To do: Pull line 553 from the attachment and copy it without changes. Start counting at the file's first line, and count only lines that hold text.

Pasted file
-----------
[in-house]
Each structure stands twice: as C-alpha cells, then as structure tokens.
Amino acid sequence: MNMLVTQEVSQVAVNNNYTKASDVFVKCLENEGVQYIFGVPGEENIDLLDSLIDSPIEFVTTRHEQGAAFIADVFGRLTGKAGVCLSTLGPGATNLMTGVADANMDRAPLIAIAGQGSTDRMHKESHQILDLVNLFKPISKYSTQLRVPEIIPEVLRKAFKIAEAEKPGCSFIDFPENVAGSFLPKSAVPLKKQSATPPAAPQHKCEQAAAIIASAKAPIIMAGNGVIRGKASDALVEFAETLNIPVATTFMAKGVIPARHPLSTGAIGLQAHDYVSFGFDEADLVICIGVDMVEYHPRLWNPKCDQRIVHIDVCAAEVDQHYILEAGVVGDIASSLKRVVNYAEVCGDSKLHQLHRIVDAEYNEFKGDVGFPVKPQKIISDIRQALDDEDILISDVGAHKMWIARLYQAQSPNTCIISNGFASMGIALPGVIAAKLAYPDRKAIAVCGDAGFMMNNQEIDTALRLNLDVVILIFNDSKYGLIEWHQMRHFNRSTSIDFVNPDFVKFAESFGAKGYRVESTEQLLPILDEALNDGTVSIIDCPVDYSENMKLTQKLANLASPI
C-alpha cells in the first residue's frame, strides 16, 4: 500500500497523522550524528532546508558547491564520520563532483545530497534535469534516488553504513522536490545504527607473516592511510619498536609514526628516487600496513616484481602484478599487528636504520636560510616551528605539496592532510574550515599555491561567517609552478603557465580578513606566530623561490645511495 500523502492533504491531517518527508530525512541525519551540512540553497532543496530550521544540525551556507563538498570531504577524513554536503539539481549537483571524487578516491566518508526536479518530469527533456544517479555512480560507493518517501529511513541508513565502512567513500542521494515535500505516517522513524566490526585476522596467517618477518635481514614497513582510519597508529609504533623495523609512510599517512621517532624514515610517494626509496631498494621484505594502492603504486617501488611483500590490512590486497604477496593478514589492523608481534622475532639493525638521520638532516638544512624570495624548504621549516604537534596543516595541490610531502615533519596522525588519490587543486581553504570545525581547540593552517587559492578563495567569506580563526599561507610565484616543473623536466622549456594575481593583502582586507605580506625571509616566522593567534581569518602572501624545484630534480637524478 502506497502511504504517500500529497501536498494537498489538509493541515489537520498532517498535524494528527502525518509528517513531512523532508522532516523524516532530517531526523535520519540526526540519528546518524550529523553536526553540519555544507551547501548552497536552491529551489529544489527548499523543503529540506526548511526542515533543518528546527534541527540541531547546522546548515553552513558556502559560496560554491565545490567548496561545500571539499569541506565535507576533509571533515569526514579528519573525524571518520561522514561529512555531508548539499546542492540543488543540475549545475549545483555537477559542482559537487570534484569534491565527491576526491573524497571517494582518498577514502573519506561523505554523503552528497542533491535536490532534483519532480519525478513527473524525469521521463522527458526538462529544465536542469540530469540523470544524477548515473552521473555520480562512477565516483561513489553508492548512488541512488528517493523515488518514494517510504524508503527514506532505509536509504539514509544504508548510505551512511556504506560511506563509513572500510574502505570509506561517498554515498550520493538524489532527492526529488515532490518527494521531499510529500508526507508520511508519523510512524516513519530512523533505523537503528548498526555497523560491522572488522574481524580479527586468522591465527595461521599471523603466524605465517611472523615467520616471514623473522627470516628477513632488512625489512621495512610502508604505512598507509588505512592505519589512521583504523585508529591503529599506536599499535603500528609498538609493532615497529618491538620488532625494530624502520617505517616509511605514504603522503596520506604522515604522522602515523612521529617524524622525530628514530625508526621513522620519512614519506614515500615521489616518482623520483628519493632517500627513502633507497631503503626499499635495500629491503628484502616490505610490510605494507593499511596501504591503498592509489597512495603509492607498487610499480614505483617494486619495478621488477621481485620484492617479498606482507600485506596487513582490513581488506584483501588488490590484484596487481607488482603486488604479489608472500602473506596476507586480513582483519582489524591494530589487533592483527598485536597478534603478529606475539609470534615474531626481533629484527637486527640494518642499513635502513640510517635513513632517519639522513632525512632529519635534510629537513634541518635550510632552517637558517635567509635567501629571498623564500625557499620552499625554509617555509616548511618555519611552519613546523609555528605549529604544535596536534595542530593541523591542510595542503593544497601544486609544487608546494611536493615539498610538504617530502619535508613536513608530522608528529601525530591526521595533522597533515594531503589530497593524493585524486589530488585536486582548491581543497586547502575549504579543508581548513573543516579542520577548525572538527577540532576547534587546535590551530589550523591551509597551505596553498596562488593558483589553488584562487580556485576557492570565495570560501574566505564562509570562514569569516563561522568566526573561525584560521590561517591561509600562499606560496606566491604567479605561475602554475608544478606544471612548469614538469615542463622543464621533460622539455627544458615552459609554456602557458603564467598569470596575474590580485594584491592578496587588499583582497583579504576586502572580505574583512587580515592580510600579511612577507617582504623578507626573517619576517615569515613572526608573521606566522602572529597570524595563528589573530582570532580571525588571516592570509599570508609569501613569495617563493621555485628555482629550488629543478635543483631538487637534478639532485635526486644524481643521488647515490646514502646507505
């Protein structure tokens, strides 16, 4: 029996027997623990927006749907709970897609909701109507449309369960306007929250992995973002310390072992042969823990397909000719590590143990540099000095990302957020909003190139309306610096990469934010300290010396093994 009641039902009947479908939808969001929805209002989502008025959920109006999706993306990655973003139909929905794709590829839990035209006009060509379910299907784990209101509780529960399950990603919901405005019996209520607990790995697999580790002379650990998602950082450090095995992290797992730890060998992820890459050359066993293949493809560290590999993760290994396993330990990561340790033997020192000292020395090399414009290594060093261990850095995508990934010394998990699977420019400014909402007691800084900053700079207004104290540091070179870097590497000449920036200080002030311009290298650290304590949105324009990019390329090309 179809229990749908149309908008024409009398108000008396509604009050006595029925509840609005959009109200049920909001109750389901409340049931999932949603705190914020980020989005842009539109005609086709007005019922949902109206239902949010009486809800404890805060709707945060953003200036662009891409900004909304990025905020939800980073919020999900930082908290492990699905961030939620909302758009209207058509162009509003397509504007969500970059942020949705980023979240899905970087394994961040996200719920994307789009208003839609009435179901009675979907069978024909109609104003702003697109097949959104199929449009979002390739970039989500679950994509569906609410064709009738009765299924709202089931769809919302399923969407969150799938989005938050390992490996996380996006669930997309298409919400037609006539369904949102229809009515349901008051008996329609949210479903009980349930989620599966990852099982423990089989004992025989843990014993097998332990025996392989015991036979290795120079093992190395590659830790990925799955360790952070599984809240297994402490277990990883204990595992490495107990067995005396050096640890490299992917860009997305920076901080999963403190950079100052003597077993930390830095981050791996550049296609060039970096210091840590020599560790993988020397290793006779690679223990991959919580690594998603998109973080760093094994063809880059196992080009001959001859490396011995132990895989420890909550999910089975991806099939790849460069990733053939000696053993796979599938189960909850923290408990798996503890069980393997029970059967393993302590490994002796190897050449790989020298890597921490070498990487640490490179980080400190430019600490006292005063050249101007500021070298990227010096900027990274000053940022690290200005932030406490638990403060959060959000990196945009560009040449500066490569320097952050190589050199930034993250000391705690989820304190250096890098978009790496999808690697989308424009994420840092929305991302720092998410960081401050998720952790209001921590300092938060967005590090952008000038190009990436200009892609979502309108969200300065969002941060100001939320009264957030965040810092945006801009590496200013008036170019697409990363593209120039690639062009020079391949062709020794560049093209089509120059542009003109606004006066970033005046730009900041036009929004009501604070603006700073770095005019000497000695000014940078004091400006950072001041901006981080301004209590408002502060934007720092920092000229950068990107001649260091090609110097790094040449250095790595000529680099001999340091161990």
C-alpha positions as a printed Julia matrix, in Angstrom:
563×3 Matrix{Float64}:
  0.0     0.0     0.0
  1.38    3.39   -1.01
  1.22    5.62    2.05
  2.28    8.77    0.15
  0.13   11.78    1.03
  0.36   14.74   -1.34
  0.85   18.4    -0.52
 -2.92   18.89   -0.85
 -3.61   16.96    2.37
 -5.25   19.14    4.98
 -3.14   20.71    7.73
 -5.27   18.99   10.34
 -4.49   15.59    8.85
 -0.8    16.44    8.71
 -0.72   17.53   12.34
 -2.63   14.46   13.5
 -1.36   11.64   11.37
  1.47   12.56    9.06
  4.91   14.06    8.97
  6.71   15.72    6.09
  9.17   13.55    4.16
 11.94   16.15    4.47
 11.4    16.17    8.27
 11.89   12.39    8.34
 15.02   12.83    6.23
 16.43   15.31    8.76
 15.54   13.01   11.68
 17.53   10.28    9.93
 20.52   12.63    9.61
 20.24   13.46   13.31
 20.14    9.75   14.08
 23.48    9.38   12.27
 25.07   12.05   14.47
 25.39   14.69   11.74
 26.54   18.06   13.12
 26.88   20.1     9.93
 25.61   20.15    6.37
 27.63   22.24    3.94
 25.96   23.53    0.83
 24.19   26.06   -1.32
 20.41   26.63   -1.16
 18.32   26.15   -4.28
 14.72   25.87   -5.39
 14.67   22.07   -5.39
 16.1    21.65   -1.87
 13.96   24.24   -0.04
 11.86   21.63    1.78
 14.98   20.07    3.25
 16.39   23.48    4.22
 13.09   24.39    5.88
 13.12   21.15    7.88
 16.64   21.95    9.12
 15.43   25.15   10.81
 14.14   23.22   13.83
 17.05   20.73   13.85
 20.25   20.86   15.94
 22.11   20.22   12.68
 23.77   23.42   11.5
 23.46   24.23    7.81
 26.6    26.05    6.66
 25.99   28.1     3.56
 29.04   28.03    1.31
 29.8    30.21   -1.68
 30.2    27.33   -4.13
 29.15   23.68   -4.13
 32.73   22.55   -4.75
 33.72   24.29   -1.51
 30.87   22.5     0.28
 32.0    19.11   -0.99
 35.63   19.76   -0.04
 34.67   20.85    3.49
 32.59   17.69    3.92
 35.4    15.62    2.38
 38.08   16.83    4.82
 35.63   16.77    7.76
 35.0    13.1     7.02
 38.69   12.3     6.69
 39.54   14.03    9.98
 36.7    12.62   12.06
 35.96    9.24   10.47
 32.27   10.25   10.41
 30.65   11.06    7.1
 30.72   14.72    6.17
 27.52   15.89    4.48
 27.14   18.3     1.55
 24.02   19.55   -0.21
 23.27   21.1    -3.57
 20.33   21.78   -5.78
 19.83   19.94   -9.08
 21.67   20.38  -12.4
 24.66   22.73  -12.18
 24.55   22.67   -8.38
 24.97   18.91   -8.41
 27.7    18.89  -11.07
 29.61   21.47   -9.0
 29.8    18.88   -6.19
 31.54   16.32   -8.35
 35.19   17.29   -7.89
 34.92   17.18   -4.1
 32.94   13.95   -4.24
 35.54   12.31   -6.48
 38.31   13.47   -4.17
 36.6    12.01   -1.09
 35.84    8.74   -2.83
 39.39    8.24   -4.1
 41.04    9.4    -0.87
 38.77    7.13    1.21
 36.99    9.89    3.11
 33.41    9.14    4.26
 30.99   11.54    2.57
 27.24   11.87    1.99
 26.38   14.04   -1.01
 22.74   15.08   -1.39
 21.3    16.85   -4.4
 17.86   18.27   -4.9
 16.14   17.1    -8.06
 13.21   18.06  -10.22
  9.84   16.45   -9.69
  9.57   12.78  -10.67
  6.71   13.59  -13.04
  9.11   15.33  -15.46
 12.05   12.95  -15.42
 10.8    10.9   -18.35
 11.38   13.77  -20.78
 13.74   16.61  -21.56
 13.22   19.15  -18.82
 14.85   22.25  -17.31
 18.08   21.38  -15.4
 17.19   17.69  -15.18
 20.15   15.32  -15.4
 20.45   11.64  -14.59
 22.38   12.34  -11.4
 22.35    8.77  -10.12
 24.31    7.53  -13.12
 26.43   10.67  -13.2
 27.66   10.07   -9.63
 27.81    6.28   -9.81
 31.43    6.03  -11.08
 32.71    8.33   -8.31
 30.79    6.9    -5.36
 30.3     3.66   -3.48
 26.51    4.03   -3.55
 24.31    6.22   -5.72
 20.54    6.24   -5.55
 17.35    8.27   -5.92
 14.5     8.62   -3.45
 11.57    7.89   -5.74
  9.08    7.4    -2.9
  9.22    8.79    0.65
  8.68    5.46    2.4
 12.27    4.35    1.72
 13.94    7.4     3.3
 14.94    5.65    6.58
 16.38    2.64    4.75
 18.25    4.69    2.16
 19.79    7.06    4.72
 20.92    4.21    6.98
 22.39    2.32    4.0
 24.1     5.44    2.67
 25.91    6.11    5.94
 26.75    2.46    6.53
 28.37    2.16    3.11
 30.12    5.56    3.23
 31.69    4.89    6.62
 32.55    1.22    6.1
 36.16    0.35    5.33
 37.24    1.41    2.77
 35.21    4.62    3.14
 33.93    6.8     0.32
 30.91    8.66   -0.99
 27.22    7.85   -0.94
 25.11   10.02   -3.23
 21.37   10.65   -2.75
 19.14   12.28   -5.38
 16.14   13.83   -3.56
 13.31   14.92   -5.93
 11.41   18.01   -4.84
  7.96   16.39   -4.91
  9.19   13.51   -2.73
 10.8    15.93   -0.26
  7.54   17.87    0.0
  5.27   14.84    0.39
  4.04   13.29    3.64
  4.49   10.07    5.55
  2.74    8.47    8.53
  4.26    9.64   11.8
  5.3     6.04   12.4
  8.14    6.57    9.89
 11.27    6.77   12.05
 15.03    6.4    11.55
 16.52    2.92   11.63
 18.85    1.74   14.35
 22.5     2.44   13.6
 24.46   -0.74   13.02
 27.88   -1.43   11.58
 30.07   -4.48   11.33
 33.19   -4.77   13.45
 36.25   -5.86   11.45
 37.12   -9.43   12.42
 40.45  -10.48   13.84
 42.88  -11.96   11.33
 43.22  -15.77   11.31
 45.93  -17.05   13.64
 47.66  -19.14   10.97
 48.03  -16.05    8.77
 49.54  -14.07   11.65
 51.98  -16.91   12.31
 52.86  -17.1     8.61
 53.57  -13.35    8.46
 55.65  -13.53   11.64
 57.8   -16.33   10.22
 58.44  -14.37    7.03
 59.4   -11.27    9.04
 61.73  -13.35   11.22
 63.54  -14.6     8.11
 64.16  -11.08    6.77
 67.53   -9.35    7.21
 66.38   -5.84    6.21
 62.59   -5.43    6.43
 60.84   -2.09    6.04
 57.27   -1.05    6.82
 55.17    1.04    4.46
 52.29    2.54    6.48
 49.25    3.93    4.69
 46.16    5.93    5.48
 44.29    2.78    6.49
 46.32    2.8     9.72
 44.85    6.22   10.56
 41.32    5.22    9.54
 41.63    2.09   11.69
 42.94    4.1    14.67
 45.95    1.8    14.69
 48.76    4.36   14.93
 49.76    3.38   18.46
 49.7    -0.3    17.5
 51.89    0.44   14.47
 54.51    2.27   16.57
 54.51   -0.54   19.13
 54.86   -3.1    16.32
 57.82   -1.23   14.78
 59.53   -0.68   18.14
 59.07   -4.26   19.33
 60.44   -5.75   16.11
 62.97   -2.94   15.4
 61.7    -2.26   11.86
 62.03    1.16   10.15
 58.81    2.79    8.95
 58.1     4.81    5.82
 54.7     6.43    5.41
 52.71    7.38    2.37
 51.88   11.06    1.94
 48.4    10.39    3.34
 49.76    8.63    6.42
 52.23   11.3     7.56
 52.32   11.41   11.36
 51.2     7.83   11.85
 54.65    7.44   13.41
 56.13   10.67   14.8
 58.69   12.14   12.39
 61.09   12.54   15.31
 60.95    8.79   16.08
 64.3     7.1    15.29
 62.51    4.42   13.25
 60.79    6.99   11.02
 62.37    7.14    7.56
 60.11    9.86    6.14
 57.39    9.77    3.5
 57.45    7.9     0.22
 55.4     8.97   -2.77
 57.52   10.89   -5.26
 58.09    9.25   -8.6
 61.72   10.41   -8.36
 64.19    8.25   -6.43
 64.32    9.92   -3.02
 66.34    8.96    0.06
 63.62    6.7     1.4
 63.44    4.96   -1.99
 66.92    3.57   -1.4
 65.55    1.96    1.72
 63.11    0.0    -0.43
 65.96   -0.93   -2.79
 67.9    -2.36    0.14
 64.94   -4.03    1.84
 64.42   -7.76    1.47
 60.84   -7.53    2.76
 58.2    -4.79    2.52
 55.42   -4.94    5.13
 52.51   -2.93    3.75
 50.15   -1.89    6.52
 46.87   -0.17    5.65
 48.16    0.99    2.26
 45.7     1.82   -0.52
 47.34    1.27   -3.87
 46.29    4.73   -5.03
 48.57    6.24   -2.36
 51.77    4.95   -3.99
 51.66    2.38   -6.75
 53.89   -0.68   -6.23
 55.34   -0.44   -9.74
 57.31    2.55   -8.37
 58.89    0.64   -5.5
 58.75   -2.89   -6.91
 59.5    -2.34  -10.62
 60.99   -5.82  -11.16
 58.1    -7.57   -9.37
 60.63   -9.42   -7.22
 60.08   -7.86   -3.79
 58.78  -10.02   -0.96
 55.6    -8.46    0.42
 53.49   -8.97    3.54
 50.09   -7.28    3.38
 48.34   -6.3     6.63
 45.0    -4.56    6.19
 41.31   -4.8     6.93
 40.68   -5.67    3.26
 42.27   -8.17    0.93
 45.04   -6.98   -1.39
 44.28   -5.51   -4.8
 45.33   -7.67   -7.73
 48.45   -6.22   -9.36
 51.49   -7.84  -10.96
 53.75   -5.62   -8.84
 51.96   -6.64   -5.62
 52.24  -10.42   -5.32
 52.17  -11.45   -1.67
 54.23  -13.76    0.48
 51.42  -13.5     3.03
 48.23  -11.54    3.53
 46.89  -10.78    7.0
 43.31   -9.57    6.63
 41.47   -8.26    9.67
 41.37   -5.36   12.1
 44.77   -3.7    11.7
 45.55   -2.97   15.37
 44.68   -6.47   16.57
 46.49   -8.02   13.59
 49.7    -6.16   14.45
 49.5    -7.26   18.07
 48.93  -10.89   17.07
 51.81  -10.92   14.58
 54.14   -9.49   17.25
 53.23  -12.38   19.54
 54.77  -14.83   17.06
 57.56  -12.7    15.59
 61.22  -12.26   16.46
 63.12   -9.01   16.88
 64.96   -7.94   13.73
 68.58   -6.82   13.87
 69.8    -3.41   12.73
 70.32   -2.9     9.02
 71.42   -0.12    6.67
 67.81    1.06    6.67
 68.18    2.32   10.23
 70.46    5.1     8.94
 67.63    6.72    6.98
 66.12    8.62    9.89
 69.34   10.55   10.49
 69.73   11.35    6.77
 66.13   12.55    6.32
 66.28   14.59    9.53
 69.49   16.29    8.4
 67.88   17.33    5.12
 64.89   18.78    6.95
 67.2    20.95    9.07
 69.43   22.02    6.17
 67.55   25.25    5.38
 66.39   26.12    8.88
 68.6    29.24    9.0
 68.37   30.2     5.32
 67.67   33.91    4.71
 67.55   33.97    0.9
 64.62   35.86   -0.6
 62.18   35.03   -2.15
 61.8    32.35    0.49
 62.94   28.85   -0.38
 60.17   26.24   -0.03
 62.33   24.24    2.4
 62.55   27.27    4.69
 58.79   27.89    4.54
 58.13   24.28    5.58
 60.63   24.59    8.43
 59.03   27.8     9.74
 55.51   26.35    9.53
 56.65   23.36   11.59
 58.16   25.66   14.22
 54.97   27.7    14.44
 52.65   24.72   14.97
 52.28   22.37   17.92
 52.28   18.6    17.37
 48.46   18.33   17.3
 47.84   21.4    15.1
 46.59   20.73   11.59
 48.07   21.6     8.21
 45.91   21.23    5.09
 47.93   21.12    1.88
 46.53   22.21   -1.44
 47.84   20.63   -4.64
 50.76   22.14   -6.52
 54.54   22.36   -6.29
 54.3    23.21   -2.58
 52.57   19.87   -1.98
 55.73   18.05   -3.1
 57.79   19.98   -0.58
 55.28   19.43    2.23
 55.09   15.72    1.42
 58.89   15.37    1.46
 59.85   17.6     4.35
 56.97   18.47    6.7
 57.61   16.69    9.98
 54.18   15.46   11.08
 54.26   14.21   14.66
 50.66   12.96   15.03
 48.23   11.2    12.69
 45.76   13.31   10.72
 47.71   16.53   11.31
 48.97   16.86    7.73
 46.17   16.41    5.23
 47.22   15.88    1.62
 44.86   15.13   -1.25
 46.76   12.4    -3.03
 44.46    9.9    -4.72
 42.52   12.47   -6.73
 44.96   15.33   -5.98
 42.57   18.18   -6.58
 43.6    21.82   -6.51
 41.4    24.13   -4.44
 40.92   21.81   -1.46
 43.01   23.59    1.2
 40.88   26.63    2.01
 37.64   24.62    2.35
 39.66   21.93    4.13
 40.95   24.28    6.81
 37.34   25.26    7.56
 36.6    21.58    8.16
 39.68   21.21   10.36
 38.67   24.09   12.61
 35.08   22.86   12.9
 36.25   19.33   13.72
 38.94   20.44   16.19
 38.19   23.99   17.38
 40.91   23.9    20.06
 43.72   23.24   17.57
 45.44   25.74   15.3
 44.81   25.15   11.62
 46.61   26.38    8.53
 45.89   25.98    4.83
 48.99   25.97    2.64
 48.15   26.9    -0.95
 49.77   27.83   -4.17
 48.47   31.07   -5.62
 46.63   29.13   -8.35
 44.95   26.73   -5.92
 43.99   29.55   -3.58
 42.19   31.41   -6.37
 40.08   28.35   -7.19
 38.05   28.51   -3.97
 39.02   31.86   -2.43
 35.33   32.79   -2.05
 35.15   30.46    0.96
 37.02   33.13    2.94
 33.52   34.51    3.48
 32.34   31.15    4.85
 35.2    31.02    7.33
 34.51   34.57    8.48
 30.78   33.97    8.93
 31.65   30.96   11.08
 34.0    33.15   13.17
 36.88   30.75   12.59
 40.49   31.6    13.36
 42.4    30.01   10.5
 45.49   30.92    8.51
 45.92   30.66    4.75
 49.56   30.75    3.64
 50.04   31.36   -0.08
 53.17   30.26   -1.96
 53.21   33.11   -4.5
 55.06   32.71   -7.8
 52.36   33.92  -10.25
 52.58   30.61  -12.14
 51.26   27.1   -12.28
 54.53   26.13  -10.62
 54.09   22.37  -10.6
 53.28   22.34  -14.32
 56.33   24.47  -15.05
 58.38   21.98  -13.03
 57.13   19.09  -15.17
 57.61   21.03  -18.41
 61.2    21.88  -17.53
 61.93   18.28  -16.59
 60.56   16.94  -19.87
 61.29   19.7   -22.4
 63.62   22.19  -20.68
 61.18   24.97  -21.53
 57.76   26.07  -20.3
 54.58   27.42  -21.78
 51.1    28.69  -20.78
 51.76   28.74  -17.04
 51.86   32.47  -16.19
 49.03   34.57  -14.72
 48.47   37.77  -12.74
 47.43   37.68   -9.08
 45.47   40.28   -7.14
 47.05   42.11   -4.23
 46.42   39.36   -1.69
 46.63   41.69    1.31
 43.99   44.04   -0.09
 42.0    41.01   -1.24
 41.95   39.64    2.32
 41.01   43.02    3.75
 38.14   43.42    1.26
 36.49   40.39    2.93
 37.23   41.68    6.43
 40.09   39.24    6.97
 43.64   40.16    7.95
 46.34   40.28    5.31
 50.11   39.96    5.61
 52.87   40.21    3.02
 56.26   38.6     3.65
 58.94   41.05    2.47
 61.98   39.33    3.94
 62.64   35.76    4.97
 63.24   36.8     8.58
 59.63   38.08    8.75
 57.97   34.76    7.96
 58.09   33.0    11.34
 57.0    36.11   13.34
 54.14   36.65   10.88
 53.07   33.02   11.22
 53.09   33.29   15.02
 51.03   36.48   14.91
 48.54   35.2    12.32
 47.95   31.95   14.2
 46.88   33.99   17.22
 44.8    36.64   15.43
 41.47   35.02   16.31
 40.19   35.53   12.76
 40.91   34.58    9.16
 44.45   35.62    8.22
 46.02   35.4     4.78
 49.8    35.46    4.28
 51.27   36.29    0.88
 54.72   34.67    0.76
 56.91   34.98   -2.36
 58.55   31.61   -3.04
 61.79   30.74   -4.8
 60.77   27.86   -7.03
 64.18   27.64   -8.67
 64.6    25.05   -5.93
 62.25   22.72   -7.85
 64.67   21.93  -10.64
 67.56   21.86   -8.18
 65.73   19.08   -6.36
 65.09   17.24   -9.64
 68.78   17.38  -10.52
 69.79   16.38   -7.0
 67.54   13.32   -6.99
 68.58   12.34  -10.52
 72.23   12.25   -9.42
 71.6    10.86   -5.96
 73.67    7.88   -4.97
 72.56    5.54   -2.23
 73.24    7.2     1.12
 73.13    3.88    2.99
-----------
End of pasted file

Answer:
 60.77   27.86   -7.03